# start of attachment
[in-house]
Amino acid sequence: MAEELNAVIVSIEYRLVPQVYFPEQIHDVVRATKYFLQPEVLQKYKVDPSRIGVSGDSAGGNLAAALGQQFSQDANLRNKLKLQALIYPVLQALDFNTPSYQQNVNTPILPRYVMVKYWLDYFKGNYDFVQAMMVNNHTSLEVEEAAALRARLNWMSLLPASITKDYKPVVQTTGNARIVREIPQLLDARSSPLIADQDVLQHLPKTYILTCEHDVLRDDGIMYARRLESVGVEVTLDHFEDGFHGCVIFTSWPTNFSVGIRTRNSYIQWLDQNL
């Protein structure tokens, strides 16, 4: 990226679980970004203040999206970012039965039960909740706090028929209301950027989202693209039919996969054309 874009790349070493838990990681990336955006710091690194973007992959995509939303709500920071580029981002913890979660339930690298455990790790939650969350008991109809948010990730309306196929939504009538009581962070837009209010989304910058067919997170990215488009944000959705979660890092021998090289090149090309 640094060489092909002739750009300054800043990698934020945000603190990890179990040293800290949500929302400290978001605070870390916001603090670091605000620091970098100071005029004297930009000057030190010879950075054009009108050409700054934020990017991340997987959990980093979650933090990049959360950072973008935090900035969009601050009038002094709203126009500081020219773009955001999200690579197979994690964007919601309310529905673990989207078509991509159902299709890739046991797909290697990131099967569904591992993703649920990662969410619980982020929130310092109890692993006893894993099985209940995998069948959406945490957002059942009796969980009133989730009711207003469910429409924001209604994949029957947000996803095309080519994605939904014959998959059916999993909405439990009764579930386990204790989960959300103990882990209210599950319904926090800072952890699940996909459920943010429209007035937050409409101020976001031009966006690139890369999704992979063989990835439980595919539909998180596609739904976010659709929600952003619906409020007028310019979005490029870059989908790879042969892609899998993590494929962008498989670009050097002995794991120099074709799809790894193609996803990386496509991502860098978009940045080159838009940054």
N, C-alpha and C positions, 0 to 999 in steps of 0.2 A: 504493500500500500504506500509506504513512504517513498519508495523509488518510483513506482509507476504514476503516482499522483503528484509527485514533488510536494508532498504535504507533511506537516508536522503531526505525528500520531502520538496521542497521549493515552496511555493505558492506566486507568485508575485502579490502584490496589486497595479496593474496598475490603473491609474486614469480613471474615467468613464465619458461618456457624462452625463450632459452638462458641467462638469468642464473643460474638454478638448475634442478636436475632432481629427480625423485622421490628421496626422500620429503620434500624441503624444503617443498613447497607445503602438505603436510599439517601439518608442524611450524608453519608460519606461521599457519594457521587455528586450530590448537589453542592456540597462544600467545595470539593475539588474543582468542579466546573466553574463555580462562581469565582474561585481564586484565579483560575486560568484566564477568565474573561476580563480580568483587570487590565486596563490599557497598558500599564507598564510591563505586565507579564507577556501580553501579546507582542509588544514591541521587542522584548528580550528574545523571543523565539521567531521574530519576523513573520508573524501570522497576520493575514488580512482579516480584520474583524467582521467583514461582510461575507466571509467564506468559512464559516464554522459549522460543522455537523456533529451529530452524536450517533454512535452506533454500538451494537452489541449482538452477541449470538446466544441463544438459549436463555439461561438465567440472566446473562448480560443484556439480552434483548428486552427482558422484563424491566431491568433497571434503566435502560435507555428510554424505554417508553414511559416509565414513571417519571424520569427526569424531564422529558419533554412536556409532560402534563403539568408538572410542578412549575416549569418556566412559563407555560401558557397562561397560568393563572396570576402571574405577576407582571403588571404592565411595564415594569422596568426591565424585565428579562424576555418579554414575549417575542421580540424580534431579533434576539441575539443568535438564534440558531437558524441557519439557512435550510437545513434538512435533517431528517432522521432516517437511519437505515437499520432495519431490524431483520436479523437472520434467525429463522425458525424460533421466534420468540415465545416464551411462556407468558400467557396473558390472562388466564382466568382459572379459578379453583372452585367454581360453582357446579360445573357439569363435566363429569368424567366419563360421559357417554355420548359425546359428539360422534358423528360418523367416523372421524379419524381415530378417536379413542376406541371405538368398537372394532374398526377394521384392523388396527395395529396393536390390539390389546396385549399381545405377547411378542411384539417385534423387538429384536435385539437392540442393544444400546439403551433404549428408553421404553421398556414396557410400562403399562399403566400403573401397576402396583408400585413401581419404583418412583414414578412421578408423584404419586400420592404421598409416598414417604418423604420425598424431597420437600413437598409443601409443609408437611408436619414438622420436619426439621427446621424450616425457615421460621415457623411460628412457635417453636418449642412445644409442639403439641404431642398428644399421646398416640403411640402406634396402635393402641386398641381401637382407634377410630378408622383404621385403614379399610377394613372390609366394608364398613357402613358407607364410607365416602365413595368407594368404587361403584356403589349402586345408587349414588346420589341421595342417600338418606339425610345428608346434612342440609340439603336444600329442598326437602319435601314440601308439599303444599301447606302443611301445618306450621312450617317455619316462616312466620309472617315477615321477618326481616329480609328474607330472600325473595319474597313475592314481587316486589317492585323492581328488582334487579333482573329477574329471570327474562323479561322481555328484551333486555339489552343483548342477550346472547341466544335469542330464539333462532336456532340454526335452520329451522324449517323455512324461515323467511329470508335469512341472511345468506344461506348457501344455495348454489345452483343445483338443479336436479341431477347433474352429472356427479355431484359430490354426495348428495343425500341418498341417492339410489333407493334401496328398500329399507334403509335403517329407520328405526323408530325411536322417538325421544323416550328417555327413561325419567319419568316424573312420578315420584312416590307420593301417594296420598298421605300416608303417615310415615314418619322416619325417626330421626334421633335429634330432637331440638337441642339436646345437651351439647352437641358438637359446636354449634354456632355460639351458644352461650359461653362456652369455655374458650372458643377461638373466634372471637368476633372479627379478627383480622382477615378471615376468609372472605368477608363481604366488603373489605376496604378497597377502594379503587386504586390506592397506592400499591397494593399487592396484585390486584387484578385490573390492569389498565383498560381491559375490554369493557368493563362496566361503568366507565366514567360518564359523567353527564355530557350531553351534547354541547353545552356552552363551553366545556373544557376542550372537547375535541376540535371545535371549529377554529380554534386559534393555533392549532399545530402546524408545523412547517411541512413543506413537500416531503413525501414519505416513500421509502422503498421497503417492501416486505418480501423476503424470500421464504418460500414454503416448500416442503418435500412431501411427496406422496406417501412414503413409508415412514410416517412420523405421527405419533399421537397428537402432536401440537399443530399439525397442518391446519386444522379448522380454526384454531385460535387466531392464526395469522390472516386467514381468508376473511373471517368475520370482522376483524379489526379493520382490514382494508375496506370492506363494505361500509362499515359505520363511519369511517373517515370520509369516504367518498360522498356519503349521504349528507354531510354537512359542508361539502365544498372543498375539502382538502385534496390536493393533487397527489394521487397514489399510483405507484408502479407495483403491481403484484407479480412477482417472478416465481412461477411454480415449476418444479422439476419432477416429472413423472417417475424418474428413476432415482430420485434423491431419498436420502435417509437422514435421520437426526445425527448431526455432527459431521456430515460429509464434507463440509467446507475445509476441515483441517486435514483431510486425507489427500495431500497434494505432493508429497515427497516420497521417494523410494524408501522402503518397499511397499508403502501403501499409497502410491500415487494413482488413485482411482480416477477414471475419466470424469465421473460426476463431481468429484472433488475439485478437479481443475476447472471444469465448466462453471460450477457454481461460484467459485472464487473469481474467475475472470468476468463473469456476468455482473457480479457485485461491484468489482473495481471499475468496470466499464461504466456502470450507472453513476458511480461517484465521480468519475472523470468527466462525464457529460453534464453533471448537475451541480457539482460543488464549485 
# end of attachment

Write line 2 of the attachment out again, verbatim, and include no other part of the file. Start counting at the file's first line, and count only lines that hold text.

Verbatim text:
Amino acid sequence: MAEELNAVIVSIEYRLVPQVYFPEQIHDVVRATKYFLQPEVLQKYKVDPSRIGVSGDSAGGNLAAALGQQFSQDANLRNKLKLQALIYPVLQALDFNTPSYQQNVNTPILPRYVMVKYWLDYFKGNYDFVQAMMVNNHTSLEVEEAAALRARLNWMSLLPASITKDYKPVVQTTGNARIVREIPQLLDARSSPLIADQDVLQHLPKTYILTCEHDVLRDDGIMYARRLESVGVEVTLDHFEDGFHGCVIFTSWPTNFSVGIRTRNSYIQWLDQNL